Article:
Sunday, September 26, 2010

Reading through Acts

If Bible college taught me anything (except about legalism and boundaries built between 'theology') I learned a great deal about two particular books in the Bible:  John and Acts.  I have a new appreciation for both of them now.  (This was ideally why I wanted to go to Liberty, to learn more about Jesus and allow God to use me preferably for a job in ministry eventually.)  Anyway, the class on John taught me a great deal about the differences between John and the other gospels and about the 'disciple whom Jesus loved.' Ahem.  The Acts class, so I thought, taught me seemingly nothing until I wrote my final paper on the book when it all came together for me. 
Acts, to me, is a book about revolutionary leadership coming right after the revolution (Jesus).  Ultimately, we find in Acts 1:8 that the gospel is to be taken to Jerusalem, Judea, Samaria and to the ends of the earth.  As Acts unfolds we see, as God ordained, the gospel taken to Jerusalem, Judea, Samaria and to the 'ends of the earth.'  We see Gentiles being delivered the message of salvation.  We see anti-christian radicals like Saul be completely transformed by God and become a radical for proclaiming the good news.  We see Christians die for their faith and jailed for their faith.  We see the church really begin to exist.  We see opposition, and we see determination.  And I really love the book of Acts.
I love the zeal and zest of the people... all of the people.  It was a time when people stood for something.  Some stood for God, some stood against him... but at least they stood.  There was zeal and passion in their convictions.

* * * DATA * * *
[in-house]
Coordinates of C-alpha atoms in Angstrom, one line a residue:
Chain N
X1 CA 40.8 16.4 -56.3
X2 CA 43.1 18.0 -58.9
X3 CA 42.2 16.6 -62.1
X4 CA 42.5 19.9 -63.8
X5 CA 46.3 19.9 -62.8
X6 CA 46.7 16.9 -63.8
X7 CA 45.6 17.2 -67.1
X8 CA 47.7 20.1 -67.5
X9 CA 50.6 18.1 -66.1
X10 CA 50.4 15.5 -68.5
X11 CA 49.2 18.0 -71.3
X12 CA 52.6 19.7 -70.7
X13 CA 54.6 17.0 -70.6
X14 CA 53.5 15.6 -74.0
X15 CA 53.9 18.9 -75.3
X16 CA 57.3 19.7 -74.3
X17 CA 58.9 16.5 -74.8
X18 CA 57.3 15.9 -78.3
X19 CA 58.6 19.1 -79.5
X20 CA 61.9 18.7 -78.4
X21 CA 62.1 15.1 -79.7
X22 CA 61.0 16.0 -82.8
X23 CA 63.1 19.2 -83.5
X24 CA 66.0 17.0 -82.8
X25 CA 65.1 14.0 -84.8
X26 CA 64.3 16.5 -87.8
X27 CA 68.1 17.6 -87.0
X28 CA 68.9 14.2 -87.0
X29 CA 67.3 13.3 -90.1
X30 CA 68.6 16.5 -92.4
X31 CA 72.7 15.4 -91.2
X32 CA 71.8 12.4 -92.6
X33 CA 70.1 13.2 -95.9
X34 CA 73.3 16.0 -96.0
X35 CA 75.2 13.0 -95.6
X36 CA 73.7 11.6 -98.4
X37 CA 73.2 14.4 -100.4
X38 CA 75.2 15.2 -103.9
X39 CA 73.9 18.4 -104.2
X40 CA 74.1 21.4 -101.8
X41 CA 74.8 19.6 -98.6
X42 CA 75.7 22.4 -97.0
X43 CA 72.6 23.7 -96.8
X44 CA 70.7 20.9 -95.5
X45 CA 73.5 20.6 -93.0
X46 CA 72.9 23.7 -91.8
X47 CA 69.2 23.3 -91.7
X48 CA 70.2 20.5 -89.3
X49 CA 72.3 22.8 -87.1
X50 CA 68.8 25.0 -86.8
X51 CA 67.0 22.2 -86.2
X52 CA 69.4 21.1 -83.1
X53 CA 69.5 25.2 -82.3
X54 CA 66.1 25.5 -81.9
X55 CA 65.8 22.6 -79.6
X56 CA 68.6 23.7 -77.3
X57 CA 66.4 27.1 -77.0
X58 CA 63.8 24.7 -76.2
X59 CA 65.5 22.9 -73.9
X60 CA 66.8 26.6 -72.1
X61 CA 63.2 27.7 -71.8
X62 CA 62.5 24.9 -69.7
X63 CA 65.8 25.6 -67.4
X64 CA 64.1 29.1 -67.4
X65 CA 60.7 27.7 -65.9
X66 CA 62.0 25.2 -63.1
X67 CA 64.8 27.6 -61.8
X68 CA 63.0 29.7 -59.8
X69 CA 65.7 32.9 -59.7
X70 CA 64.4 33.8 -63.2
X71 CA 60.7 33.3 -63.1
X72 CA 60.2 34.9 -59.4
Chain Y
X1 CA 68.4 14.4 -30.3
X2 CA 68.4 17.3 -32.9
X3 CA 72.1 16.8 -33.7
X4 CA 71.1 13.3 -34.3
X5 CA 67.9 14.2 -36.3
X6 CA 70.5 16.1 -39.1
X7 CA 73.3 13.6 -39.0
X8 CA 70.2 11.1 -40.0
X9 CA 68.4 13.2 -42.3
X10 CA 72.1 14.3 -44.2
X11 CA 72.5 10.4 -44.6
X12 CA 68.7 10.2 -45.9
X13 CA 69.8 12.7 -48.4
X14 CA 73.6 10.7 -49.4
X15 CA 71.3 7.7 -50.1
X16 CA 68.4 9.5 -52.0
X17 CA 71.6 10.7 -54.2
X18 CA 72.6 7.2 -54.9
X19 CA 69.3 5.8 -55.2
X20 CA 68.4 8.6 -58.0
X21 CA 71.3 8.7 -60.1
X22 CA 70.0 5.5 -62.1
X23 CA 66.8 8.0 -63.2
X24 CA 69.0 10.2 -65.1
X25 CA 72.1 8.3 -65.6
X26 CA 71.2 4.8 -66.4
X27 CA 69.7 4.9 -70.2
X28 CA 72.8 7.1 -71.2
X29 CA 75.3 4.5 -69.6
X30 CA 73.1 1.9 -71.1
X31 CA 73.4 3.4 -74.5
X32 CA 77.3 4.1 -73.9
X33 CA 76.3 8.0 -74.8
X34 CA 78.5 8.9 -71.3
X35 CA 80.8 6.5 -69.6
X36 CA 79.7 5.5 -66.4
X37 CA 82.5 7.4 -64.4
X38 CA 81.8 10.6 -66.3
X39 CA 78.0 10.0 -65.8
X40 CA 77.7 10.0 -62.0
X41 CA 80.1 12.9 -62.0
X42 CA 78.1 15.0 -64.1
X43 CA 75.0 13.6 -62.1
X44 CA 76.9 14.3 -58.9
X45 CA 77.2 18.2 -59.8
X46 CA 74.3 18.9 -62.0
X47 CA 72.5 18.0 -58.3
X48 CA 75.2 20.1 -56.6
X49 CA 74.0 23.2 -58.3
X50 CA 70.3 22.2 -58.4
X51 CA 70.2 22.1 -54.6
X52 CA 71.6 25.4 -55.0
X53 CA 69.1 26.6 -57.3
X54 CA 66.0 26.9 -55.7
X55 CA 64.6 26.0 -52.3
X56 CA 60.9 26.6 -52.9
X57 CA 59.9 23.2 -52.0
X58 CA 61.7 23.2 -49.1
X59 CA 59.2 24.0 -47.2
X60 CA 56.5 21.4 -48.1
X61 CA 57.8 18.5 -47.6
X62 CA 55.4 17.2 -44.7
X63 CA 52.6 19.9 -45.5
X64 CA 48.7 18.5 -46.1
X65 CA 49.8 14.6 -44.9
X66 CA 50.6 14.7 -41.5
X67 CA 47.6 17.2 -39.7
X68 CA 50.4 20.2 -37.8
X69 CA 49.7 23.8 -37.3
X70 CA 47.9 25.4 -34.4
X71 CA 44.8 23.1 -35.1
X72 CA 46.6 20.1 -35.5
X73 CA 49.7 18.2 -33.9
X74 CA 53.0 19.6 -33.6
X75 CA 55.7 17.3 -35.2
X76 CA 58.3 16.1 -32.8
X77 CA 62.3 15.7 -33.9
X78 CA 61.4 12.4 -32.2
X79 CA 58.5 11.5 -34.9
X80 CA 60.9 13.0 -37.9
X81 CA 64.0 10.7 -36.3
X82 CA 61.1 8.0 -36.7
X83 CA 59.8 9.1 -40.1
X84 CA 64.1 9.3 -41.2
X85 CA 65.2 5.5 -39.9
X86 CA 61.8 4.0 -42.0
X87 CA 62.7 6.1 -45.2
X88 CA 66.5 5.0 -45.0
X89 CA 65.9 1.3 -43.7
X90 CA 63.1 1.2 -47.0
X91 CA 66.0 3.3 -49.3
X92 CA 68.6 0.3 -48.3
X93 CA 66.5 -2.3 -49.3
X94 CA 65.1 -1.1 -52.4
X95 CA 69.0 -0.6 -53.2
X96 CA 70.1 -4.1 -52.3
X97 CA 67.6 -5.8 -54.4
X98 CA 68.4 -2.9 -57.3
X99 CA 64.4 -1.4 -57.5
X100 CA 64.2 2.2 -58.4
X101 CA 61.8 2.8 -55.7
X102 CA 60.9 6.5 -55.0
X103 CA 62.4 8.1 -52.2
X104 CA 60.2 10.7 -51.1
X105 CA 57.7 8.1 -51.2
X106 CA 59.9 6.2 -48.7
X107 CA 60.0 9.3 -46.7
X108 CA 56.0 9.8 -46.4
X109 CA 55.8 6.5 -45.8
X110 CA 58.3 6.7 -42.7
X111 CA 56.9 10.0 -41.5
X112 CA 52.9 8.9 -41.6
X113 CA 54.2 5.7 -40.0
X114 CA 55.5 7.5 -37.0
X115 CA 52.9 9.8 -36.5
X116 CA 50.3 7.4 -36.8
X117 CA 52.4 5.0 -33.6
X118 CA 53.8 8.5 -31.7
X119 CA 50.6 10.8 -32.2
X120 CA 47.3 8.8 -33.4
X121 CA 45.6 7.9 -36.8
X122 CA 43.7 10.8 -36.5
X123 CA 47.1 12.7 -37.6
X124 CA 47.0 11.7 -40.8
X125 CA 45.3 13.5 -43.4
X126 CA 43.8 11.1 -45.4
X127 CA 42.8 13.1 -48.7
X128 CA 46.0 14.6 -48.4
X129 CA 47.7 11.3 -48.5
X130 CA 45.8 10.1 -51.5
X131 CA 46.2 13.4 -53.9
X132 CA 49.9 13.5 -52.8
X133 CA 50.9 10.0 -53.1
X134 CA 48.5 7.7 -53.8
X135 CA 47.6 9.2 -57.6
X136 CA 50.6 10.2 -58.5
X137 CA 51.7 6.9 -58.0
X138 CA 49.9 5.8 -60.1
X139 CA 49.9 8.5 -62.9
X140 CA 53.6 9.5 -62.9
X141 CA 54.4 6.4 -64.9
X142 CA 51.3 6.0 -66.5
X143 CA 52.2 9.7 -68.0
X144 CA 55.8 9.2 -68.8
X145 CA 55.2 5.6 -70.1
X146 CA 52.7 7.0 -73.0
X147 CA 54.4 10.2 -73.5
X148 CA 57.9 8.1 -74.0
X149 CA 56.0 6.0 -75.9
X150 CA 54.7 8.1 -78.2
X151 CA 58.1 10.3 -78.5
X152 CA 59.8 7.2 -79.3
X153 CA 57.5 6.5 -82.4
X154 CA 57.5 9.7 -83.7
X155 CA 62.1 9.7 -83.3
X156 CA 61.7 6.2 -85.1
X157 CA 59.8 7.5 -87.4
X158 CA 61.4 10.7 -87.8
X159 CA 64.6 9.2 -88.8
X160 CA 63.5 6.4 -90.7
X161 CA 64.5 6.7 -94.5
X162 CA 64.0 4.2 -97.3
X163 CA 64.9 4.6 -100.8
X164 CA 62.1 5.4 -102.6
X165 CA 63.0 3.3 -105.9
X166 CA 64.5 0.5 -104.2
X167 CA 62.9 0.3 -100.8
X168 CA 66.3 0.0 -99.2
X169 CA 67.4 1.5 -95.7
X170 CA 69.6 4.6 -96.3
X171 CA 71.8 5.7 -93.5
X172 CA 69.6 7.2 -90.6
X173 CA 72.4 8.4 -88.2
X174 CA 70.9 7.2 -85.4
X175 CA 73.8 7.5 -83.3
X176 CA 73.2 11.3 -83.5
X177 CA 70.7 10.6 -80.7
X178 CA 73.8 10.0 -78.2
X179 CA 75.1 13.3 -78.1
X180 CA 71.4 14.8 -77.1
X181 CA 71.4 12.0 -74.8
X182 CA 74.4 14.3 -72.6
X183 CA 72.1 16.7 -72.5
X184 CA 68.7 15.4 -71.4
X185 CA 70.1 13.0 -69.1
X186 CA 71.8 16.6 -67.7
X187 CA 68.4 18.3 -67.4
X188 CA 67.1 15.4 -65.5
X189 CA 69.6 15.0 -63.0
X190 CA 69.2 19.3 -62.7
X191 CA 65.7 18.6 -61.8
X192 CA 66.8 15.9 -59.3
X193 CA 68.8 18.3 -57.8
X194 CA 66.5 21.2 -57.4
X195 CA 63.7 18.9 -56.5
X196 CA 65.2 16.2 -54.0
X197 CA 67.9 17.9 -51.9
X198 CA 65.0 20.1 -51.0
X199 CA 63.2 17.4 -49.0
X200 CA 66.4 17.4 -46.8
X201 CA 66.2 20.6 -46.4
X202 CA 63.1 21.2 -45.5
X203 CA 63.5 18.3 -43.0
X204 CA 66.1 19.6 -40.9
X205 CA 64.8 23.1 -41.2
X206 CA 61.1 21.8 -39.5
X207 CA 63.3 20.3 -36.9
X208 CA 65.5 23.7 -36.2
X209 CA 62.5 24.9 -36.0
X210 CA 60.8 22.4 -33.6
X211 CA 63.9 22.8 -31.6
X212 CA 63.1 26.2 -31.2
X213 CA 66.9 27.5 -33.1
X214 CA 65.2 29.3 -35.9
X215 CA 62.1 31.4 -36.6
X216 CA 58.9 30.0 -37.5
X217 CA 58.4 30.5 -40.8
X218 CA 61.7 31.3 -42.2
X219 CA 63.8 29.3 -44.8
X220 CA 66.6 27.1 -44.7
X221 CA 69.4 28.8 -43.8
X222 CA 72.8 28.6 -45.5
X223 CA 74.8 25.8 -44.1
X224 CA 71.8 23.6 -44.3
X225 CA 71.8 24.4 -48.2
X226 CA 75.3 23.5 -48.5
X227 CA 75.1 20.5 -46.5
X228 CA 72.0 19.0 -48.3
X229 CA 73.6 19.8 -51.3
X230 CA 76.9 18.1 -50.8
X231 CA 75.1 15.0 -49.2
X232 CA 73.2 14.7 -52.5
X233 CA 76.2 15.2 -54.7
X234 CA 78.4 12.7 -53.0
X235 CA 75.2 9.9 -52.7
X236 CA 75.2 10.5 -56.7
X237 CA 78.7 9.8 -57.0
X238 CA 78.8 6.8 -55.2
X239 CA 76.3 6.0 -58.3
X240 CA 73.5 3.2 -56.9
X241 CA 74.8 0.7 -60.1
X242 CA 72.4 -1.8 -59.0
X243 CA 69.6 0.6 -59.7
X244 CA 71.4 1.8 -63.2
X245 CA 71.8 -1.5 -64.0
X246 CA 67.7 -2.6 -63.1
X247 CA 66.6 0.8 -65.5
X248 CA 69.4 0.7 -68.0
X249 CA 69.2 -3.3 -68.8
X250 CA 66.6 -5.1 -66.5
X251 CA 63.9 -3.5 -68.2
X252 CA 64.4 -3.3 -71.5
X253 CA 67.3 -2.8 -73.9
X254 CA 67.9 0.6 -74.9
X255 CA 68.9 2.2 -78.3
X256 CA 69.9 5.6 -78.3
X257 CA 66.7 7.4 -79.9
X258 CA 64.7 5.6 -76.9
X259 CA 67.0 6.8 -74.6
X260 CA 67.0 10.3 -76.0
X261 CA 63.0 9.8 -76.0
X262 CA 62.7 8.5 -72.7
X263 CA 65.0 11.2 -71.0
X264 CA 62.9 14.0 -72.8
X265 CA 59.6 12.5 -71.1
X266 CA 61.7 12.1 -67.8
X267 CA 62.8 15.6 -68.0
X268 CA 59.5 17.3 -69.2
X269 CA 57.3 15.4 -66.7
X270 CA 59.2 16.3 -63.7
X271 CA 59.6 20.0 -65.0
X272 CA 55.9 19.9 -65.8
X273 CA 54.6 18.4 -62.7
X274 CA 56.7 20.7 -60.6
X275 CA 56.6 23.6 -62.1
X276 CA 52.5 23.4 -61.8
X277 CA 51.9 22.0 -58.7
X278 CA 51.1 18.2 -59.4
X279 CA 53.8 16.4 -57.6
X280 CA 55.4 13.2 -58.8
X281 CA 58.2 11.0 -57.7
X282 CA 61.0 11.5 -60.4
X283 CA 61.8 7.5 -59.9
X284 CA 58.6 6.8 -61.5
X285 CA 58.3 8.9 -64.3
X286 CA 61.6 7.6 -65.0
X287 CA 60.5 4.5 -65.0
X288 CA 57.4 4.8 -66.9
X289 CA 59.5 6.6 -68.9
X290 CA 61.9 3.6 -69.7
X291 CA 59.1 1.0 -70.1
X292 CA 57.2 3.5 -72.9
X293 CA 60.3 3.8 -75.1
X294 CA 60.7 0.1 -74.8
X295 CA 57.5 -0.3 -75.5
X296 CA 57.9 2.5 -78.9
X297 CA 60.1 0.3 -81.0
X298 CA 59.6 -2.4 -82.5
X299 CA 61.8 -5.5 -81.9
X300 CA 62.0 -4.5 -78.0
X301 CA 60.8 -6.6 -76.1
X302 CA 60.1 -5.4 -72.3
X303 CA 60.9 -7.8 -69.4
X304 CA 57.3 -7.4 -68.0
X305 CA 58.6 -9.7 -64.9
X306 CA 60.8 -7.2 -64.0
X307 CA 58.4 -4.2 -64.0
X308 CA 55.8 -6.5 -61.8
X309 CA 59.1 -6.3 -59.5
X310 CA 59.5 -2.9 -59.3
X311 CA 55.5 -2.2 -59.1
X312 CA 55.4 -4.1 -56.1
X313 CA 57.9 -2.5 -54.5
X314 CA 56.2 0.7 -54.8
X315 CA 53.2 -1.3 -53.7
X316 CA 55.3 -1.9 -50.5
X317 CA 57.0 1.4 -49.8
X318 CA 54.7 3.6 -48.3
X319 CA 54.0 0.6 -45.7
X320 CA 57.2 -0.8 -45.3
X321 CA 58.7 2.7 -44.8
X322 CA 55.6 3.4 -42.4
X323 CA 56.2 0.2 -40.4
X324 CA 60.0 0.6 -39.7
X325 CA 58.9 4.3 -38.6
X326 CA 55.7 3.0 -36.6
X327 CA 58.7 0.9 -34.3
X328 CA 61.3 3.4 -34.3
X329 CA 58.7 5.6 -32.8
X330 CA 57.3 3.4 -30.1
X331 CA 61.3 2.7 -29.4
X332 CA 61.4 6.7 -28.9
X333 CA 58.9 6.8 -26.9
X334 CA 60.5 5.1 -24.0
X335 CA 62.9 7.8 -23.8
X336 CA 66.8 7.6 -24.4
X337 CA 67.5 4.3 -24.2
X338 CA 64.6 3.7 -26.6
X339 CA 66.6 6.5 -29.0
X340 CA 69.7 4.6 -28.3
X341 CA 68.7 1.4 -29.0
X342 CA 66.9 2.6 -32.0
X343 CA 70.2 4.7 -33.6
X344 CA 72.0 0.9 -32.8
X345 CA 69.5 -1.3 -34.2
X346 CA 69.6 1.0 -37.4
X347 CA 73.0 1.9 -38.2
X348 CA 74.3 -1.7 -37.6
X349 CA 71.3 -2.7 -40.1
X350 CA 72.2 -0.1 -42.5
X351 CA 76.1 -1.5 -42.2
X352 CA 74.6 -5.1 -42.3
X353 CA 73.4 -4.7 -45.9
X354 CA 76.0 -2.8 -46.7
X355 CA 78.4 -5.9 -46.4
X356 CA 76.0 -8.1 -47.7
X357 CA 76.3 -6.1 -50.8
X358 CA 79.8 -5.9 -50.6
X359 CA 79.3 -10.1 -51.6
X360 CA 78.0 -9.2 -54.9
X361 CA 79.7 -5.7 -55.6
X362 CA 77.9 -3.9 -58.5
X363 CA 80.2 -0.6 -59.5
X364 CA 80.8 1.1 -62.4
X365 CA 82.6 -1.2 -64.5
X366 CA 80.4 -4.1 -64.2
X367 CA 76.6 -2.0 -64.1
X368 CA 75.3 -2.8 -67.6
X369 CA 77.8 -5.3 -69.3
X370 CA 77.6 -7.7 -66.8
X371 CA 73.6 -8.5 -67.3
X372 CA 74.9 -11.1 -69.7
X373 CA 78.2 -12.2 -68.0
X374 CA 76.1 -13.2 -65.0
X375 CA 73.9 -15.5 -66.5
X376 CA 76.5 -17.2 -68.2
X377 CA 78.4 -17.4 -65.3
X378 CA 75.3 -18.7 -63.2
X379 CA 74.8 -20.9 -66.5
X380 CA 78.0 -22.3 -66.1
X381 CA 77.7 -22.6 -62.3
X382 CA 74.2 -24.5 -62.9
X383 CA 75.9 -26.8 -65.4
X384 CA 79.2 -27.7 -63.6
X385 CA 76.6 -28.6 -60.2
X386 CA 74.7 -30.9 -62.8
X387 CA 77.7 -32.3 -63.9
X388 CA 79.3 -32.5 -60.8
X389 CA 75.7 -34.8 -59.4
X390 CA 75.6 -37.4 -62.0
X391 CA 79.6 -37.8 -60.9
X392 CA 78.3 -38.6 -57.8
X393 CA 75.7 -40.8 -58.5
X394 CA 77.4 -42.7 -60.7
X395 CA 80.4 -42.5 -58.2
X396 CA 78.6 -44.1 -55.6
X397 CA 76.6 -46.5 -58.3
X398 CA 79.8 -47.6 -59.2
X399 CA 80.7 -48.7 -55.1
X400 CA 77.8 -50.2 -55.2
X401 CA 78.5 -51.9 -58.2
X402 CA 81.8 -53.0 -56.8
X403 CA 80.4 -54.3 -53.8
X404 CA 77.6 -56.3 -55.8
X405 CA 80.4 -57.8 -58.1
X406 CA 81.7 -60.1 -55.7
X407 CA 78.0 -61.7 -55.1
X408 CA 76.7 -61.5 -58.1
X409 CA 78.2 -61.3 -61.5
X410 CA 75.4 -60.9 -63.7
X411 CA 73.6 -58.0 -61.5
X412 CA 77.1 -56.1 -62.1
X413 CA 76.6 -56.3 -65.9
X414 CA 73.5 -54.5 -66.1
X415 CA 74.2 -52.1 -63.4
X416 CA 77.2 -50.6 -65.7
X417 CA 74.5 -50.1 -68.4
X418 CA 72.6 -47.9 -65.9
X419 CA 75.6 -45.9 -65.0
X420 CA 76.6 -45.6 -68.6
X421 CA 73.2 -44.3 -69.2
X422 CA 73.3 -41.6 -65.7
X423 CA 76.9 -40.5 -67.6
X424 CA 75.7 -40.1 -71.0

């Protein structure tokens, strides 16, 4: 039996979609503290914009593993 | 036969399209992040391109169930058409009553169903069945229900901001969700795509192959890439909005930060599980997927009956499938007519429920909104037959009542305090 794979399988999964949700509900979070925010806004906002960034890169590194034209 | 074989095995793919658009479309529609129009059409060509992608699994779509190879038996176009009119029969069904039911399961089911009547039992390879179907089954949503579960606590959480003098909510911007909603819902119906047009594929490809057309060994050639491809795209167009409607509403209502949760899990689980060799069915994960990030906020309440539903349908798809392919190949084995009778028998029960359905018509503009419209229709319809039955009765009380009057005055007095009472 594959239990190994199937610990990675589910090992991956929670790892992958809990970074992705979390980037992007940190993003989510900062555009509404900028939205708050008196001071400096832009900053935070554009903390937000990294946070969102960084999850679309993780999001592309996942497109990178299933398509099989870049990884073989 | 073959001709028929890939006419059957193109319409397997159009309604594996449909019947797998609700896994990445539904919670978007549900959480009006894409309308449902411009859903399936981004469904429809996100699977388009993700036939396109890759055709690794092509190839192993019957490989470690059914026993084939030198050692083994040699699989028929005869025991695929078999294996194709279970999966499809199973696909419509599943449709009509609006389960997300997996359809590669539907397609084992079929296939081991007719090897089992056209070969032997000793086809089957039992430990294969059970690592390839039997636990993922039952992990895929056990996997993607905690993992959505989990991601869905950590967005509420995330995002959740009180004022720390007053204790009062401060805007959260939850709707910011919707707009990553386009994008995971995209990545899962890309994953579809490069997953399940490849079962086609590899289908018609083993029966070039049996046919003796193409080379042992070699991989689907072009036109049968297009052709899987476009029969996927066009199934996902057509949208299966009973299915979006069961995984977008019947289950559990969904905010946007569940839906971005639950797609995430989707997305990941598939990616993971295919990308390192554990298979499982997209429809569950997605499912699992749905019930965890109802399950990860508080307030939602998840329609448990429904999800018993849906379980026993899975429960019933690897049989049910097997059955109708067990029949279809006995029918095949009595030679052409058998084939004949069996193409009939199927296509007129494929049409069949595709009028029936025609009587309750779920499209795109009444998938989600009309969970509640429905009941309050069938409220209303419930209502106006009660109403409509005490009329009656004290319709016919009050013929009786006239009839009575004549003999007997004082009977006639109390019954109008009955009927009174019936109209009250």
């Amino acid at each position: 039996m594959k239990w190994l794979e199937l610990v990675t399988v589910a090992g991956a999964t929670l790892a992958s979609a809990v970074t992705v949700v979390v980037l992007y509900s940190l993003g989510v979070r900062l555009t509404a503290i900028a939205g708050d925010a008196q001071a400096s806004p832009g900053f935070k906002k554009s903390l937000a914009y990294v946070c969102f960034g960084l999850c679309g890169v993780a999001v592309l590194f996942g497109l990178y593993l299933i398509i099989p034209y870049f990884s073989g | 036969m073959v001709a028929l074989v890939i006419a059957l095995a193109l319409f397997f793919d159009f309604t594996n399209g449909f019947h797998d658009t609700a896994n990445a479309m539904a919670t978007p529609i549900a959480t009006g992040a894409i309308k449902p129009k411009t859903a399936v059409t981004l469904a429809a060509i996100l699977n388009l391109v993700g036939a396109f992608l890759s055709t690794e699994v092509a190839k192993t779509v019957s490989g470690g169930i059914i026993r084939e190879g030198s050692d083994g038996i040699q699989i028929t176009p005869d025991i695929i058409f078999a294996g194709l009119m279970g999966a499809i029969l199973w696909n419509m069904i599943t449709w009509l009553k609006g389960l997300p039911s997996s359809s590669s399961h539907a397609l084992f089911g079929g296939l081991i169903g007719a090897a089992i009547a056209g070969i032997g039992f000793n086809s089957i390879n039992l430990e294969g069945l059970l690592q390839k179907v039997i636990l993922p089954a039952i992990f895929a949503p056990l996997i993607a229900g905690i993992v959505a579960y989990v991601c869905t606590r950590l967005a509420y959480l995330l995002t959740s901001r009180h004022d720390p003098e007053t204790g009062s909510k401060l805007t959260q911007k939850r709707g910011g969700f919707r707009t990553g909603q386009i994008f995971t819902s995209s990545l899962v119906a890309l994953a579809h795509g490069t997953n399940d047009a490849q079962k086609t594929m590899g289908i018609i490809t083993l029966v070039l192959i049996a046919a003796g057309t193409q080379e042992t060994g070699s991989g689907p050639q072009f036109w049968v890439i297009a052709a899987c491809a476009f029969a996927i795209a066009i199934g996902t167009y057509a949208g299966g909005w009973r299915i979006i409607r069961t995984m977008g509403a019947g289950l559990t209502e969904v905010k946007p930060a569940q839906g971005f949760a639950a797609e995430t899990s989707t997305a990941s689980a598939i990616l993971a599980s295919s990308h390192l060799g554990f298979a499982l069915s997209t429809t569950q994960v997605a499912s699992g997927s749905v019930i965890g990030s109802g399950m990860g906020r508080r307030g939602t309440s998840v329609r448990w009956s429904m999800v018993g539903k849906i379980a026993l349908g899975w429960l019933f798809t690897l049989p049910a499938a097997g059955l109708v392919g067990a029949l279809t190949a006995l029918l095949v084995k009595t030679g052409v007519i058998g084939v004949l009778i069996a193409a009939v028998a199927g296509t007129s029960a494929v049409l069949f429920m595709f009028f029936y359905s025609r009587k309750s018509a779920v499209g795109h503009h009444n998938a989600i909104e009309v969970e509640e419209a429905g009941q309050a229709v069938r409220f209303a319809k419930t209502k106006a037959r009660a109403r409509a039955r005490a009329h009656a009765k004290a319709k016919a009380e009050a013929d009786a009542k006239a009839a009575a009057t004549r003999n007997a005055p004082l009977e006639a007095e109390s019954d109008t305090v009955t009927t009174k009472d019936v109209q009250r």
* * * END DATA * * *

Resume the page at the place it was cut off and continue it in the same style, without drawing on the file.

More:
We aren't like that now-a-days.  We're more complacent and wishy washy.  Not many completely stand against God, but many just choose to 'not believe'.  And we as Christians, well, we don't seem to believe enough about what we preach to really seem concerned that the people who live with us and amongst us will spend eternity somewhere one day.  It almost seems as if the two go hand in hand.  At the time of the most opposition, was the time of the greatest revolution.  We see over and over in Acts that their 'numbers grew'.  And those aren't evangelist numbers.  Those weren't bow your head and pray this prayer numbers, those were people  falling in love with Jesus.  It seems when people see you standing up, against opposition, they decide your cause is a cause worthy of the standing. 
So where does this leave us?  When do we become the radicals?  When do we love Jesus in such a way that He oozes from our pores.  Seems like a good time to me... for life is but a vapor...

1 comment:

  1. Great Blog Alicia - I have thought and talked about this very subject many times. People will say that the kind of radical devotion found in Acts is not possible now because we are so far removed in time from having Jesus right here with us in the flesh - but I say that a true encounter with Jesus is still possible, and that encounter can and should turn your life into something people want to know more about.